• There must be effective computer incident response capability, malware information sharing, and periodical mock drills and exercises.
  • Signing of MoUs on cyber defence with allies and international organisations may become unavoidable as cyber threats defy state borders and organisational boundaries.
  • Such technical arrangements may provide the framework for exchanging information and sharing best practices between emergency response teams.

What need to be taken care of while dealing with cyber threats?

  • National cyber security policy must be able to protect citizens’ data confidentiality, integrity and privacy, public safety, business and economic development and national security.
  • The nation’s top strategic, business, and technical leadership, both from government and private must work in tandem bolstering partnerships between central, States, and the local governments.
  • Adequate funding for ICT and IoT security is inevitable for strategic research and development.
  • India must enhance its technological and investigative capabilities. Partnering with government and private agencies to share intelligence is vital.
  • A special task force must be engaged round the clock vigilance.
  • Best practices must be adopted in competency building, technological solutions, business continuity plan, updating of operating systems, firmware and cyber forensics.
  • Laws must be strengthened to deal with cyber terrorists.
  • Cyber security professionals must be prepared for the new challenges for identification, surveillance, monitoring, location tracking, targeting for recruitment, access to networks and stealing user credentials.
[Ref: Business Line]


Science & Technology

Syllabus Topic: “General Science”

Rampage of day biters


The largest documented outbreak of Chikungunya virus (CHIKV) disease occurred in the Indian Ocean islands and India during 2004–2007, also known as Indian Ocean epidemic.

Chikungunya- Key facts:

  • Chikungunya was first reported in 1952, during an outbreak in southern Tanzania.
  • It has now been identified in 60 countries including those in Asia, Africa, Europe, America and others.
  • This year about 10,000 cases have been reported in India, with the most from southern states.
  • The word Chikungunya, derived from the Kimakonde language which is spoken by the indigenous people of southern Tanzania, itself means that which is contorted. It refers to the contorted position taken by people when they are affected by joint pain.

How is it transmitted?

  • Two species of mosquitoes, Aedes aegypti and Aedes albopictus (not the dominant species in India) are responsible for large outbreaks of Chikungunya across the world.
  • Mosquitoes acquire the infection by biting infected humans or animals. Weather conditions affect their breeding and survival.



  • Abrupt onset of fever and severe joint pain.
  • There can be other symptoms such as muscle pain, headache, nausea, fatigue and rash – that is, small red spots all over the body.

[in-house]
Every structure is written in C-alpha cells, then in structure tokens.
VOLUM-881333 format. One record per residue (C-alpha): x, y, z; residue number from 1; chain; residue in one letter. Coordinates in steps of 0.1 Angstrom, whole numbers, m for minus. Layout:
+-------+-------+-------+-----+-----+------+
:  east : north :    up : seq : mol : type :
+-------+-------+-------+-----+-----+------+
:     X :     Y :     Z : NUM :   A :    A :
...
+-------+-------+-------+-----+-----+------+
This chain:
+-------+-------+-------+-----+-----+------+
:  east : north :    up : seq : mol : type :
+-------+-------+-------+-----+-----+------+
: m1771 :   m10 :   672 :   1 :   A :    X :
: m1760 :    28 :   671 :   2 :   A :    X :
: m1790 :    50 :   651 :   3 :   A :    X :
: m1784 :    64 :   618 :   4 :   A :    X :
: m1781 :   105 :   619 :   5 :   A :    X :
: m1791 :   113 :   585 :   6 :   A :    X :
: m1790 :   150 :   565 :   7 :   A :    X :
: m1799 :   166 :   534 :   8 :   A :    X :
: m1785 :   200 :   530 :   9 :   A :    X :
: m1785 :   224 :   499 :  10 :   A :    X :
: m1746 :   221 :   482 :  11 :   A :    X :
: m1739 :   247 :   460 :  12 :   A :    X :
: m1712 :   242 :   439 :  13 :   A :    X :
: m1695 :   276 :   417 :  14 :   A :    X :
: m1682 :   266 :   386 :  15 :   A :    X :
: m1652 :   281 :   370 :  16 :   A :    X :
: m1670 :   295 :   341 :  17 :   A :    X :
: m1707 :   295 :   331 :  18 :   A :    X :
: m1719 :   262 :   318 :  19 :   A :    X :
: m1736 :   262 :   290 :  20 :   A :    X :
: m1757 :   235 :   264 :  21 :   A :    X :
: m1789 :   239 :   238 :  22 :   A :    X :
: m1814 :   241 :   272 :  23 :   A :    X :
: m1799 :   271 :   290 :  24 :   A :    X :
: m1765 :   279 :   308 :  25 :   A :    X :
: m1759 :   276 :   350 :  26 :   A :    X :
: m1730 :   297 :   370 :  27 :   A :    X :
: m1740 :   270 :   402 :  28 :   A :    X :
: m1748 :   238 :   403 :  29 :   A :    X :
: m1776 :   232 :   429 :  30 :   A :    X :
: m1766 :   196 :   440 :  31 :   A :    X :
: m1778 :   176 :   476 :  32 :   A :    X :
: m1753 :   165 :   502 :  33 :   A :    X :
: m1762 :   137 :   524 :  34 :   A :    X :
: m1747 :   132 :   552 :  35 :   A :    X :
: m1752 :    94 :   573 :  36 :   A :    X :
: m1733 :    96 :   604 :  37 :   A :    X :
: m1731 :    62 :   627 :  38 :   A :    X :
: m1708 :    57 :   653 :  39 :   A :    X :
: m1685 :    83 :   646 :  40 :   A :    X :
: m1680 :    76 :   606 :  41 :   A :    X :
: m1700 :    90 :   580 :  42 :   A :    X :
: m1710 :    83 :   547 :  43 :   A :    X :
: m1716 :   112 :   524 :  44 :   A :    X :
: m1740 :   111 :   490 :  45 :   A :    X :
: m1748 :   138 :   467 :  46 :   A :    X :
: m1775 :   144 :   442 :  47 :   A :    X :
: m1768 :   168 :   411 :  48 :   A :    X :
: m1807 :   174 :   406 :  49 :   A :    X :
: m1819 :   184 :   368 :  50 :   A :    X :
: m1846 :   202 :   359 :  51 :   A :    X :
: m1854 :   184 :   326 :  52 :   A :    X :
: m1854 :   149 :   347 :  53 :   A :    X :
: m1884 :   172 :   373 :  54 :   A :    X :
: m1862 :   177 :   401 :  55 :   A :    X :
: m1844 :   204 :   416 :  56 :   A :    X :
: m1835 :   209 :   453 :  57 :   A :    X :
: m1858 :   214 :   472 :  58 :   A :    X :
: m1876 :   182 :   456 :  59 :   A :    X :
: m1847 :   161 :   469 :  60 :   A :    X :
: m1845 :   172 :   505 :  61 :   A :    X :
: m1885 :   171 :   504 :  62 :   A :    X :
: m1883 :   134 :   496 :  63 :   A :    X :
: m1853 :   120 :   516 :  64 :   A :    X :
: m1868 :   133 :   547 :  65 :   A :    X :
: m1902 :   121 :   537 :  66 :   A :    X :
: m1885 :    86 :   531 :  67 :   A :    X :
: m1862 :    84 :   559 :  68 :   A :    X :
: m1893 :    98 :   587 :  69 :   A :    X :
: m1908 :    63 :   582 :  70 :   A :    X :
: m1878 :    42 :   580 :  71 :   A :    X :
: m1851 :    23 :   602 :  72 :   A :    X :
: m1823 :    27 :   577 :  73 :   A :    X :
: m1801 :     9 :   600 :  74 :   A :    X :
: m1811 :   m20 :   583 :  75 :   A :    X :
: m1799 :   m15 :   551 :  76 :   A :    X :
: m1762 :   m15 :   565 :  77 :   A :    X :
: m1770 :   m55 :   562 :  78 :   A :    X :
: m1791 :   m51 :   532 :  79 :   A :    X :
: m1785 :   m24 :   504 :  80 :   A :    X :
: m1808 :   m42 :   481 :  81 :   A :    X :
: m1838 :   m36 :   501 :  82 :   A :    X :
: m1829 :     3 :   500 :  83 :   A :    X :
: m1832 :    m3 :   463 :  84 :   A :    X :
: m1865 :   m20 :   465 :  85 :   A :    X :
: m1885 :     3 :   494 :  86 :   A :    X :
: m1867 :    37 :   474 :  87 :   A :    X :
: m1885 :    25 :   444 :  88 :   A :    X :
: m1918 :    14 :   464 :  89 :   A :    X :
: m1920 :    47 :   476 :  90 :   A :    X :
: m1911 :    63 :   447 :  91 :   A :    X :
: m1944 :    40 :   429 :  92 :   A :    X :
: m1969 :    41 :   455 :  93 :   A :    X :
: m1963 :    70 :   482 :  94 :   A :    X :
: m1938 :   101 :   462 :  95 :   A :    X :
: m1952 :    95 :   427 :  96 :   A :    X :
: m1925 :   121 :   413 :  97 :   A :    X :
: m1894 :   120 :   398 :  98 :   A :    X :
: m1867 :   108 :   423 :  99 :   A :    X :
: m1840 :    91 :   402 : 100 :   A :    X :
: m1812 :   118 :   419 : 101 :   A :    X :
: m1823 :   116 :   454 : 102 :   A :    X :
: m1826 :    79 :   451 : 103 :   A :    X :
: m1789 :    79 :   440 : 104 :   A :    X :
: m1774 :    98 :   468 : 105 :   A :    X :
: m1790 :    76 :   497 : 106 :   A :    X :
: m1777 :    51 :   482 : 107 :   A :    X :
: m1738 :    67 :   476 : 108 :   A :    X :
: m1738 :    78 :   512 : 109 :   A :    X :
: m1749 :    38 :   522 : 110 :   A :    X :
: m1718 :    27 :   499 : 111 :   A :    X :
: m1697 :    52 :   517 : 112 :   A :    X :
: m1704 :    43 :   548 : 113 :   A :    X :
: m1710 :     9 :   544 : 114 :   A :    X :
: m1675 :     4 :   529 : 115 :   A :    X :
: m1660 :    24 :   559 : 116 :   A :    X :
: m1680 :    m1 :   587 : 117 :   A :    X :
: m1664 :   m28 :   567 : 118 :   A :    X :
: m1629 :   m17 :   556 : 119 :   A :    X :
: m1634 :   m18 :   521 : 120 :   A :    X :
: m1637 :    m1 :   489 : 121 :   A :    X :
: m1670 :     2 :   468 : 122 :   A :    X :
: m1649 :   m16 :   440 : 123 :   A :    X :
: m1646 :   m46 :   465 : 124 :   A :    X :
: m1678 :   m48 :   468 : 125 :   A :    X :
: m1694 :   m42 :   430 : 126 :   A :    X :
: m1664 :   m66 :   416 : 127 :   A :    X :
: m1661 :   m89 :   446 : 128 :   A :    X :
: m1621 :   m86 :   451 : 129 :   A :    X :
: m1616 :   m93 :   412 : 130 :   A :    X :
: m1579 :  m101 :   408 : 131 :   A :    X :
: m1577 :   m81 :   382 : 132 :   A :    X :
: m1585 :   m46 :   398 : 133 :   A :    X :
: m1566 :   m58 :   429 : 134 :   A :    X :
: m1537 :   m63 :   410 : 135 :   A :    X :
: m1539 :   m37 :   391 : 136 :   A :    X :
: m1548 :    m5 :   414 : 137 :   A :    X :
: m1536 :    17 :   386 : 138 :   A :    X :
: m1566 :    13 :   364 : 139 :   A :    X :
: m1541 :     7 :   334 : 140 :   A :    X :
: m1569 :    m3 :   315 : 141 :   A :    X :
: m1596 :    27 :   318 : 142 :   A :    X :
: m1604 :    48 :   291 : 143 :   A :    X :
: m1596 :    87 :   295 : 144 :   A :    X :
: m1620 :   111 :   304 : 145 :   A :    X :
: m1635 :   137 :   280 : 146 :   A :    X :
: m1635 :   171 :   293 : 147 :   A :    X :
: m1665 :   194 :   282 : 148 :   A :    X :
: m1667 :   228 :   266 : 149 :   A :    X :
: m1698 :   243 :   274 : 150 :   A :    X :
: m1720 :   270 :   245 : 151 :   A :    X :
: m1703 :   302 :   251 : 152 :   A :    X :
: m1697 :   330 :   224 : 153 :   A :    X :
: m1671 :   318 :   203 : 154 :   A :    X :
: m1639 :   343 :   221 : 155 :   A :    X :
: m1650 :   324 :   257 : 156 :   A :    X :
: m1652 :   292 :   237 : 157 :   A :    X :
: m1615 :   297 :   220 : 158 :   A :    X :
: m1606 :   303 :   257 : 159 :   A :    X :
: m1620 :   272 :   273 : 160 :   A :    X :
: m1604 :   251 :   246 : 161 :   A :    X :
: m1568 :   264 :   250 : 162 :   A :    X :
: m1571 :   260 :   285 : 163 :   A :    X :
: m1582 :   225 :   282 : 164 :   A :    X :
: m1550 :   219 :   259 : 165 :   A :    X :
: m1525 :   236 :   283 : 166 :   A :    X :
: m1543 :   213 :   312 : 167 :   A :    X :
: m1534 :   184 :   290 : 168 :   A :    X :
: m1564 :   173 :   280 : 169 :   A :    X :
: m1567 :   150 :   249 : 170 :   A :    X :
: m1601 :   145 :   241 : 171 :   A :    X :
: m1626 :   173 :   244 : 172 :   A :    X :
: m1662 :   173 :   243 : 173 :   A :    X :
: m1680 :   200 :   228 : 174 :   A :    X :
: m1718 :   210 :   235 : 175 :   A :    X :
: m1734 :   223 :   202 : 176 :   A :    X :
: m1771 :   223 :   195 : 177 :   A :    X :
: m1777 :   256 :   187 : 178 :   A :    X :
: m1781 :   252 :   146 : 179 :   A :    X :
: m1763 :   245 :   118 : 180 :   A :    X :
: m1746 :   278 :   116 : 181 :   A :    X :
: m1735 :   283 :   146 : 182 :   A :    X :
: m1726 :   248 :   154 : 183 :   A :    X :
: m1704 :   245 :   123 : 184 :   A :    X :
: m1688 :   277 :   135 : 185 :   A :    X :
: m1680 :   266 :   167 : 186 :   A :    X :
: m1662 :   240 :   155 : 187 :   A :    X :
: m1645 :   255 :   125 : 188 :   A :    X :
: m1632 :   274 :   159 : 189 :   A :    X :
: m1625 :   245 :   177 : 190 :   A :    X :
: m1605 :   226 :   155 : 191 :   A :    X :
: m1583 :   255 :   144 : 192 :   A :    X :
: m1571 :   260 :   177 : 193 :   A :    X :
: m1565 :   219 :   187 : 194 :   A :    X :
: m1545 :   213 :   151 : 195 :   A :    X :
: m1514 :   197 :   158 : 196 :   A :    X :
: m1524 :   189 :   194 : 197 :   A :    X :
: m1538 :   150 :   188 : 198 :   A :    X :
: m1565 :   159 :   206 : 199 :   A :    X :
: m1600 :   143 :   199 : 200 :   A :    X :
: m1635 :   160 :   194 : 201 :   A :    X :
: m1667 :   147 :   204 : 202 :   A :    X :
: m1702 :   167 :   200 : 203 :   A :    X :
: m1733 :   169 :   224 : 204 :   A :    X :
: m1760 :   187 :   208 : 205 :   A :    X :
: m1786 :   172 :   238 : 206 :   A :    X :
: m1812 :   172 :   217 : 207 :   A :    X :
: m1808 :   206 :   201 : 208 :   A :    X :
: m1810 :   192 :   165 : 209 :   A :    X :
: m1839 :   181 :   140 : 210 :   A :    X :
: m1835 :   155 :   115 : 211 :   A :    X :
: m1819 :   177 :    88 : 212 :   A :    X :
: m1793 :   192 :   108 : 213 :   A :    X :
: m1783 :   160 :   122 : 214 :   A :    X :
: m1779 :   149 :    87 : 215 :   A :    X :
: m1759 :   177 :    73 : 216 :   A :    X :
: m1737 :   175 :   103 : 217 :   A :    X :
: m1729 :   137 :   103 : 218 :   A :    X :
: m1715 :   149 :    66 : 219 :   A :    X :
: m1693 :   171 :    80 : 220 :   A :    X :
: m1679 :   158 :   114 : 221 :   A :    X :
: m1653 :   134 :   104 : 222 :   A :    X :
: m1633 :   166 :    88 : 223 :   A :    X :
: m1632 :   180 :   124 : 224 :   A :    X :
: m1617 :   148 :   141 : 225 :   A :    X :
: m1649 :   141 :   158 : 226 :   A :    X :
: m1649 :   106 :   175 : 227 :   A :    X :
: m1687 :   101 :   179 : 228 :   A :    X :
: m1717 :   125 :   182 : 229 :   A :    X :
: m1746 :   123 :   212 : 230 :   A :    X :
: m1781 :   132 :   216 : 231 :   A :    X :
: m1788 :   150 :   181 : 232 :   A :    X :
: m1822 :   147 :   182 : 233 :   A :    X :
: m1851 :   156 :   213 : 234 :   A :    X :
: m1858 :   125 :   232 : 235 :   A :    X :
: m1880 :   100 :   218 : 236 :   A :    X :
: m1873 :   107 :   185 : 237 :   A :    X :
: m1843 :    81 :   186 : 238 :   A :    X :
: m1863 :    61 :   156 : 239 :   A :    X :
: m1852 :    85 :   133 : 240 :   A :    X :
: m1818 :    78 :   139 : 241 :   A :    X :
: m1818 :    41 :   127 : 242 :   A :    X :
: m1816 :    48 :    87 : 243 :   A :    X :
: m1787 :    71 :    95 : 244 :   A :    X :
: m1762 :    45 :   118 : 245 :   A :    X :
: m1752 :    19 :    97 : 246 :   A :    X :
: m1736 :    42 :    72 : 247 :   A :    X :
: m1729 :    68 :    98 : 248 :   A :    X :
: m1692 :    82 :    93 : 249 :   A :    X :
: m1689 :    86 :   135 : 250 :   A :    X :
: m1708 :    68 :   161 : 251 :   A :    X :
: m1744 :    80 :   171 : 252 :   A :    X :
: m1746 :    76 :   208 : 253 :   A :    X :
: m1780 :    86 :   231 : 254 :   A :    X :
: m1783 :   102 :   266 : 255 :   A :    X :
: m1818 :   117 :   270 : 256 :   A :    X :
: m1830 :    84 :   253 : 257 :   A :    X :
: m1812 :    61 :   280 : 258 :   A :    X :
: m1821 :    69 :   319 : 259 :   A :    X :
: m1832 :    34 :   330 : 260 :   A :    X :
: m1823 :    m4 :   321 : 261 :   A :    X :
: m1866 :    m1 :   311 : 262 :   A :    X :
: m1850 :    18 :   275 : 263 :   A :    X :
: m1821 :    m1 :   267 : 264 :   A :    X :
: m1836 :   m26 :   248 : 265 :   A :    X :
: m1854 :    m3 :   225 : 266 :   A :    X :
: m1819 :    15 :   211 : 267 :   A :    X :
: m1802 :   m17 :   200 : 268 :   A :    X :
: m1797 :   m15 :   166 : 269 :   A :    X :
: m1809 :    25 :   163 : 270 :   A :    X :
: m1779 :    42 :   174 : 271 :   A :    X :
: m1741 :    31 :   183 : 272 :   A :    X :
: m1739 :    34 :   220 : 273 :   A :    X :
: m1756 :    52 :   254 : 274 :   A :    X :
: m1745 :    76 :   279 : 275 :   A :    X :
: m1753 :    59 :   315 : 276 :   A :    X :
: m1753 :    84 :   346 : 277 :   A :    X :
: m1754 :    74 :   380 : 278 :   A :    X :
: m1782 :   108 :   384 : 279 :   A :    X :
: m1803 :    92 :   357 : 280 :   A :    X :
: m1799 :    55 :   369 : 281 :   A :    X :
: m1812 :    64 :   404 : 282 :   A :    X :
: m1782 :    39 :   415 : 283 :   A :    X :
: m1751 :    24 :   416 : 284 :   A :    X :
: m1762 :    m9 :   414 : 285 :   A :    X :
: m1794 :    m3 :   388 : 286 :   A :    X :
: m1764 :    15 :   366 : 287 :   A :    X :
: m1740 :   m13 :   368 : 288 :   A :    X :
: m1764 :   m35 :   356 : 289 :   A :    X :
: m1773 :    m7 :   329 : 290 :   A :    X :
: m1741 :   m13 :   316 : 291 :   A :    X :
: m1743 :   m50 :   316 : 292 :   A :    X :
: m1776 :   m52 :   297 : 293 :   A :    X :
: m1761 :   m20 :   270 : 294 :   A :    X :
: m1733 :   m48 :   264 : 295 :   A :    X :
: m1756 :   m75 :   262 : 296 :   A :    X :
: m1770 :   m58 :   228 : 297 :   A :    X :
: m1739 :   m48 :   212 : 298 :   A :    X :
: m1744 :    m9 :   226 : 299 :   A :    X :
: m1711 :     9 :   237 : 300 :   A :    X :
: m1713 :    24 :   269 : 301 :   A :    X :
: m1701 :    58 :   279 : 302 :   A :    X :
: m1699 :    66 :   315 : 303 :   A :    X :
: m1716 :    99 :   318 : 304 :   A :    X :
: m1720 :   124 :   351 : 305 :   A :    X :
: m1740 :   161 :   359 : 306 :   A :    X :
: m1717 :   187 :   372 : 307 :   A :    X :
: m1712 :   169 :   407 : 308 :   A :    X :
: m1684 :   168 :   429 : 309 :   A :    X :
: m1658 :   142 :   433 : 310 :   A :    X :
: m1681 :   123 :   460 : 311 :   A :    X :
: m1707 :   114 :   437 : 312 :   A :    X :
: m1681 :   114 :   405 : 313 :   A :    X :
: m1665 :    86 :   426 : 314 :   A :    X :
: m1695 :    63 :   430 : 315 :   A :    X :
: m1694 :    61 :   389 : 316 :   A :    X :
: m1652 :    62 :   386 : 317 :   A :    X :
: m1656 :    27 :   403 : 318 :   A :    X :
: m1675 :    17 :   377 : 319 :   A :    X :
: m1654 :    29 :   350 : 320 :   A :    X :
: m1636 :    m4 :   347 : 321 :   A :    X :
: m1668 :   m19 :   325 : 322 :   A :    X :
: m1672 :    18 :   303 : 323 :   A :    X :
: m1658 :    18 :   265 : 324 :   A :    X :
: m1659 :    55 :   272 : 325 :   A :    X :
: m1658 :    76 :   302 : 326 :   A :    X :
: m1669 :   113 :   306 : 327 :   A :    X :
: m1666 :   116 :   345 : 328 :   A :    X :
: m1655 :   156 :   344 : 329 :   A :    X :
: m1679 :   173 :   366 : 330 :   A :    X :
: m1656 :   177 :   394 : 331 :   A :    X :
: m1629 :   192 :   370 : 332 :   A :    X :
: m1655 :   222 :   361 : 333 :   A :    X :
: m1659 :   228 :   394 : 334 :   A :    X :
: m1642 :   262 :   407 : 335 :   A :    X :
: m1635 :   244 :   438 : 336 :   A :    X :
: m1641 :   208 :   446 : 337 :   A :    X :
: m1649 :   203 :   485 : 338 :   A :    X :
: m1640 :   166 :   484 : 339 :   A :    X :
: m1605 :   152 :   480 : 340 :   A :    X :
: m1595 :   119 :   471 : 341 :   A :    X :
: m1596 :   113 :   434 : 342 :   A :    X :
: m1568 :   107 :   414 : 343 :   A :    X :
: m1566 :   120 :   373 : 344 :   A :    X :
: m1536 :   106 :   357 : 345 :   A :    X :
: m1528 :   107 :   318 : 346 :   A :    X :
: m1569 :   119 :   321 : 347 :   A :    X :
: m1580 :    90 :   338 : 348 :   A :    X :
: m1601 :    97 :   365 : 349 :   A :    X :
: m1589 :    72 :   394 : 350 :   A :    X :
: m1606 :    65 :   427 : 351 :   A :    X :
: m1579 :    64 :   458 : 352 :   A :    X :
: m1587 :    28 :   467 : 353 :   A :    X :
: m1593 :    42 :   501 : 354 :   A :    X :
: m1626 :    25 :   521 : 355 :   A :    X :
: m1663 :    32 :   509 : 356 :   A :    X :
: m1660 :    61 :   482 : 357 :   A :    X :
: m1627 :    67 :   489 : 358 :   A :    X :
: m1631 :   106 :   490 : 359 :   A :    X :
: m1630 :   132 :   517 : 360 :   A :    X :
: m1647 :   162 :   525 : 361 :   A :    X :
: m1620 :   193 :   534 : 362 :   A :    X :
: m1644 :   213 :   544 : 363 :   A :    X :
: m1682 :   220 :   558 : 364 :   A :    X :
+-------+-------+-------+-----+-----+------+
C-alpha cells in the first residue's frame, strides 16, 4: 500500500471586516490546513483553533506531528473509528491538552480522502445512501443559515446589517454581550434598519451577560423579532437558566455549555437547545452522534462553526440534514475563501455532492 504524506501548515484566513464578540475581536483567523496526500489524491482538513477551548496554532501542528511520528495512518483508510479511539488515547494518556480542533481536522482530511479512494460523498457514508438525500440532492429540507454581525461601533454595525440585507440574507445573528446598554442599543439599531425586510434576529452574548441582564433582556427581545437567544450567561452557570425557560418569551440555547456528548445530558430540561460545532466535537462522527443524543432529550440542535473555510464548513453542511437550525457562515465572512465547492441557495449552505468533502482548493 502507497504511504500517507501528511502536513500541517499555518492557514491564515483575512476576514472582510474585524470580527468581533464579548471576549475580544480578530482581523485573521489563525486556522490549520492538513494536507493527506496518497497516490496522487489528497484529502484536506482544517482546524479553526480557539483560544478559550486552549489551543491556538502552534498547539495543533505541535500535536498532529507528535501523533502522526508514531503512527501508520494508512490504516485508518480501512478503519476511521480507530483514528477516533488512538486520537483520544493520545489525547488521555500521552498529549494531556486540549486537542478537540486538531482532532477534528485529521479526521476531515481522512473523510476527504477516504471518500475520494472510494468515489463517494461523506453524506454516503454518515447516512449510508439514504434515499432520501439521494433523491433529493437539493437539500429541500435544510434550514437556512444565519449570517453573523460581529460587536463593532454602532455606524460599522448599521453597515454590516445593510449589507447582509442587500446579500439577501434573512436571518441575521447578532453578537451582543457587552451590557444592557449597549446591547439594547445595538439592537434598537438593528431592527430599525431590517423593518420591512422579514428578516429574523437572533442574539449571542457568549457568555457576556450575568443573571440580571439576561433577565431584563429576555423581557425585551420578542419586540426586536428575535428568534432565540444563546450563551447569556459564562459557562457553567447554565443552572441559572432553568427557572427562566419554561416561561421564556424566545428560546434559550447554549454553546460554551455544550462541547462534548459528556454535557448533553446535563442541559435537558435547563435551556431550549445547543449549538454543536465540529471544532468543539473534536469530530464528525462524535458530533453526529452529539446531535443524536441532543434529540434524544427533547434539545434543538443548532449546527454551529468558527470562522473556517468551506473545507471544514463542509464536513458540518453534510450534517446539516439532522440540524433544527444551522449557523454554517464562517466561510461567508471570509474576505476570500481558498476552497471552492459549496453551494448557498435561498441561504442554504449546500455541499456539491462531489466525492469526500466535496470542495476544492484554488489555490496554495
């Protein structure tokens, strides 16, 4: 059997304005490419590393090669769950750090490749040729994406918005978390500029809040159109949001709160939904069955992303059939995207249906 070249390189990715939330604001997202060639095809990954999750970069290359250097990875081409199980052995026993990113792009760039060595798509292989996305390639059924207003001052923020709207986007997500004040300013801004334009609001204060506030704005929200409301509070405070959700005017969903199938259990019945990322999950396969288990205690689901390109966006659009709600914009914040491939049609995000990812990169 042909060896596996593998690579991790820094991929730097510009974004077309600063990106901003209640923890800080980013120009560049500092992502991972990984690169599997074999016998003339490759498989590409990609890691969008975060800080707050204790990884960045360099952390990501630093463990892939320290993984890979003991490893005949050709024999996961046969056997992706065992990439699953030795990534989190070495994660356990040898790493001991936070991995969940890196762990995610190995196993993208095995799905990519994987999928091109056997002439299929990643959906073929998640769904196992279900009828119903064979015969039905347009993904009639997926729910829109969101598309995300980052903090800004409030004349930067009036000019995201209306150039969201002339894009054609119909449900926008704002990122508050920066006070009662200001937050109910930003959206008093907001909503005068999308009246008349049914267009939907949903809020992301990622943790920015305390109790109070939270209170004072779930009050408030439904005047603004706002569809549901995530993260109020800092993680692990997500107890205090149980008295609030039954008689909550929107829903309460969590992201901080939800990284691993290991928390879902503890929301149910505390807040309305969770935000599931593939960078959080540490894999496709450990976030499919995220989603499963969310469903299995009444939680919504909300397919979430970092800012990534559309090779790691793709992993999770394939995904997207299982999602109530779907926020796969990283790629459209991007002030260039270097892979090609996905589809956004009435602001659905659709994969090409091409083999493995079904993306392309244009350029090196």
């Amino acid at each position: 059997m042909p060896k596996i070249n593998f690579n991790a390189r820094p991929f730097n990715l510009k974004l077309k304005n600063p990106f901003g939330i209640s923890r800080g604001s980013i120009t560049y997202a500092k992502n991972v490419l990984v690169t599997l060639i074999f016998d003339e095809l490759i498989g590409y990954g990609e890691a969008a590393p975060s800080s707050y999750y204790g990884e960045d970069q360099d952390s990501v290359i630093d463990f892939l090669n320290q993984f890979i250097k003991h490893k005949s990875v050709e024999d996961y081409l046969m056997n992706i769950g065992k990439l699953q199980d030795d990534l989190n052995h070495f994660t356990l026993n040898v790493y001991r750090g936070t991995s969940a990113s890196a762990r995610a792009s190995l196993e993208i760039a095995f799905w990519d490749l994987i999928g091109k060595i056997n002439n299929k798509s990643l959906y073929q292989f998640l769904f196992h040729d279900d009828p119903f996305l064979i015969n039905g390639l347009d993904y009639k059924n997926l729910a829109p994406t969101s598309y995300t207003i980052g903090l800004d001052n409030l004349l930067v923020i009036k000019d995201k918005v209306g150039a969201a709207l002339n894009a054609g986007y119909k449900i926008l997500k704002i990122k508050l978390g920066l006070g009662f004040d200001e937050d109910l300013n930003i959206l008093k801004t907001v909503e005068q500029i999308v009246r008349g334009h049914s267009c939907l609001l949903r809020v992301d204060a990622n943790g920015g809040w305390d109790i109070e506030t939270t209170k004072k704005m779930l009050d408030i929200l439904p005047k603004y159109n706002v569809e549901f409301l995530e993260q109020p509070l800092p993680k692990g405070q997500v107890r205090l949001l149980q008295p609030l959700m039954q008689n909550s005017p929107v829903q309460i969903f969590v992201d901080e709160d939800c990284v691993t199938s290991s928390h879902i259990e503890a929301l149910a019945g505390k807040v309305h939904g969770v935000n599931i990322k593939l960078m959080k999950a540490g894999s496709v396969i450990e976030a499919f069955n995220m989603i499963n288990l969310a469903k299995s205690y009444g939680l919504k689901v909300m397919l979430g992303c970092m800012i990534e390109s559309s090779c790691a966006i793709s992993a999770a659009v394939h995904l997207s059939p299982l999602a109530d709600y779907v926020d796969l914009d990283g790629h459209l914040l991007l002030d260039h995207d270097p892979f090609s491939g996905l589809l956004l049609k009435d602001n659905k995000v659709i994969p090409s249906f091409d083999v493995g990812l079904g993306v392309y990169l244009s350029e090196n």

• The joint pain can be severe and sometimes prolonged.


How is it diagnosed?

  • IgM titers – a way of measuring the rising level of, or concentration of, antibodies in the blood, which quantifies the body’s response to an active infection – are what are tested in the blood.
  • More specifically, the blood test that doctors ask for is called the RT-PCR (Reverse Transcription Polymerase Chain Reaction) but it may not be available, so doctors test the drop in the number of leucocytes in the blood because of the viral infection.
  • The blood tests are repeated and a constant watch is kept on the blood count. If it drops, it is better to be under medical observation. At this stage, the doctors’ guidance is crucial.

Prevention methods:

  • Can be reduced through the use or combination of three methods: Environmental management, chemical control and biological control.
  • Some man-made habitats produce large numbers of adult mosquitoes. Keep the surroundings clear of stagnant water or pools where mosquitoes can breed.
  • Aedes species are day biters; clothing that minimises skin exposure during daylight hours. Mosquito nets afford good protection for those who sleep during the day (infants, the bedridden and night-shift workers).
  • Destroy, alter, remove or recycle non-essential containers that provide egg, larval or pupal habitats.
  • Installation of reliable piped water supply to communities to reduce the need for storage.
  • Legislation and regulation can significantly change planning and construction of buildings.
  • Biological control is based on the introduction of organisms that prey upon, compete with or reduce populations of the target species.


  • There is no vaccine for chikungunya.
  • Treatment is mainly symptomatic – such as giving painkillers to relieve the joint pain – using nonsteroidal anti-inflammatory drugs which are not asprin-based.
  • Drugs are mainly analgesics and antipyretics. The patient is advised to take fluids.

How does it differ from dengue?

  • Chikungunya can circulate with the help of monkeys, birds and cattle, but dengue spreads only through mosquitoes.
  • While for dengue the symptoms subside in about 15 days, for Chikungunya the symptoms can prolong for 3-6 months.
  • While Chikungunya’s main symptoms are high fever and excruciating joint pain, dengue manifests with high fever, drop in platelet count and rash.
[Ref: Indian Express, The Hindu]



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  • shantanu

    nicely framed editorial thanks